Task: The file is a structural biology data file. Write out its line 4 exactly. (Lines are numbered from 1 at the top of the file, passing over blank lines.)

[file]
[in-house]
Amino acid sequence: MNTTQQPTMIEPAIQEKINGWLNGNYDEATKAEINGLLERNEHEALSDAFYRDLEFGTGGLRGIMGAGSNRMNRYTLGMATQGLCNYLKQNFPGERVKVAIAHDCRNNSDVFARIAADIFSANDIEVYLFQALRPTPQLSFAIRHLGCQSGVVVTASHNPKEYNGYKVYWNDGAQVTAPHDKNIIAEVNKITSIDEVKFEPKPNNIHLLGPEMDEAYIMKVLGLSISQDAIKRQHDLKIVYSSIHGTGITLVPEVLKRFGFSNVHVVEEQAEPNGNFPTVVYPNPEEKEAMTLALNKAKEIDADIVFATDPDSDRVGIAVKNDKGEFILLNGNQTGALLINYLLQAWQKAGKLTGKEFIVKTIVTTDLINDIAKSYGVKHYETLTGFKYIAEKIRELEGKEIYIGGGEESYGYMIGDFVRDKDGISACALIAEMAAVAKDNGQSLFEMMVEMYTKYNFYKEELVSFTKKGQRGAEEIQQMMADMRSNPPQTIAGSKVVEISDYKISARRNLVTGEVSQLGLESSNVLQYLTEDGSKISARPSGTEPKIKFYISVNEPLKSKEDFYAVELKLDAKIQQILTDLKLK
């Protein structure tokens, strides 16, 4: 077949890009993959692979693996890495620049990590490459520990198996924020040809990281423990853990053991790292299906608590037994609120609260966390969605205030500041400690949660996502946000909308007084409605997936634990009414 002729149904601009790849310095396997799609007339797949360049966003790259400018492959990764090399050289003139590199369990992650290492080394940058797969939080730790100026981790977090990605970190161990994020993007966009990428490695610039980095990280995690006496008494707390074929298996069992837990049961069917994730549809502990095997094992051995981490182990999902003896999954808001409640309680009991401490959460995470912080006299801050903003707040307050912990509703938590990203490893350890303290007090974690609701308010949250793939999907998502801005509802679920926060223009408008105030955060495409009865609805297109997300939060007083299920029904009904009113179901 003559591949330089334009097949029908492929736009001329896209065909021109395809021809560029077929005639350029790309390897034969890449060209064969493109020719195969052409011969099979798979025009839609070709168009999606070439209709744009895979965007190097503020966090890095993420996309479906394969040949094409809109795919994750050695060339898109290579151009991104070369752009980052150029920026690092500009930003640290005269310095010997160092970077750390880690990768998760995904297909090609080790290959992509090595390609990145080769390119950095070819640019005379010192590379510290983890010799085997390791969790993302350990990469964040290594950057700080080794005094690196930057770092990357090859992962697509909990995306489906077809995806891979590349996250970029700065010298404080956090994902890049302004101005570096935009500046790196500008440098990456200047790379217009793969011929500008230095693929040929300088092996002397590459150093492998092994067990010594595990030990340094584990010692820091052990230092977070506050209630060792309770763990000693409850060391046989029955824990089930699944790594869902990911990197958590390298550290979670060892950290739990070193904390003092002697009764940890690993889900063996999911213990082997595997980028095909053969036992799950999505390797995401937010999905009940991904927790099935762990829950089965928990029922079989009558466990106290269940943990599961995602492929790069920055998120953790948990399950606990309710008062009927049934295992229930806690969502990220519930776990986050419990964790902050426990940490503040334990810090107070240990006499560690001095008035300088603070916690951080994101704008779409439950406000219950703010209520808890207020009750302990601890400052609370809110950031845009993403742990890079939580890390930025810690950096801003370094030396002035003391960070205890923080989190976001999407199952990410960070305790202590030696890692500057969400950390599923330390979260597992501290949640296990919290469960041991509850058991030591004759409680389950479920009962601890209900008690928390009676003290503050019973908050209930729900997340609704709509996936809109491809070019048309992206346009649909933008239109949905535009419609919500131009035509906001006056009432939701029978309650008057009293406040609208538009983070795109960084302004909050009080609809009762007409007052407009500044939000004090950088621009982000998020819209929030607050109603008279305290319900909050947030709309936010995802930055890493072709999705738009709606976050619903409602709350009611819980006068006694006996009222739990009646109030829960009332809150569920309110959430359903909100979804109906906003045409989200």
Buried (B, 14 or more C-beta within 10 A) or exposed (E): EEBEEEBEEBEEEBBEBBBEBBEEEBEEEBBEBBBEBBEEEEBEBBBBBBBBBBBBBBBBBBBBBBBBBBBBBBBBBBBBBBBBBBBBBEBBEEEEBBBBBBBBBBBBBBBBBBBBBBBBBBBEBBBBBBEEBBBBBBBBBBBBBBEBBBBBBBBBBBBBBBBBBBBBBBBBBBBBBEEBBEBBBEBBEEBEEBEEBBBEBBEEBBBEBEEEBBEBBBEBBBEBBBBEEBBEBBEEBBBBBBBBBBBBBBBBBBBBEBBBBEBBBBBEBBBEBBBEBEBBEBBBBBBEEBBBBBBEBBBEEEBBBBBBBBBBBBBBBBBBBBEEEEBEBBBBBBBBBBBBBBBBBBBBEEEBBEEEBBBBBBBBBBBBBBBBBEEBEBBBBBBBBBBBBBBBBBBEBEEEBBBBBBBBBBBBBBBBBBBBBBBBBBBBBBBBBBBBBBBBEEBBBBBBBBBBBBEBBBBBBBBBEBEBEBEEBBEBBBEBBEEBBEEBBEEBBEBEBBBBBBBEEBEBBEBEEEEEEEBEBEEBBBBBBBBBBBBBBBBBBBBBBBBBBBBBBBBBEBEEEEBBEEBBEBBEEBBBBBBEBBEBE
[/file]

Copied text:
Buried (B, 14 or more C-beta within 10 A) or exposed (E): EEBEEEBEEBEEEBBEBBBEBBEEEBEEEBBEBBBEBBEEEEBEBBBBBBBBBBBBBBBBBBBBBBBBBBBBBBBBBBBBBBBBBBBBBEBBEEEEBBBBBBBBBBBBBBBBBBBBBBBBBBBEBBBBBBEEBBBBBBBBBBBBBBEBBBBBBBBBBBBBBBBBBBBBBBBBBBBBBEEBBEBBBEBBEEBEEBEEBBBEBBEEBBBEBEEEBBEBBBEBBBEBBBBEEBBEBBEEBBBBBBBBBBBBBBBBBBBBEBBBBEBBBBBEBBBEBBBEBEBBEBBBBBBEEBBBBBBEBBBEEEBBBBBBBBBBBBBBBBBBBBEEEEBEBBBBBBBBBBBBBBBBBBBBEEEBBEEEBBBBBBBBBBBBBBBBBEEBEBBBBBBBBBBBBBBBBBBEBEEEBBBBBBBBBBBBBBBBBBBBBBBBBBBBBBBBBBBBBBBBEEBBBBBBBBBBBBEBBBBBBBBBEBEBEBEEBBEBBBEBBEEBBEEBBEEBBEBEBBBBBBBEEBEBBEBEEEEEEEBEBEEBBBBBBBBBBBBBBBBBBBBBBBBBBBBBBBBBEBEEEEBBEEBBEBBEEBBBBBBEBBEBE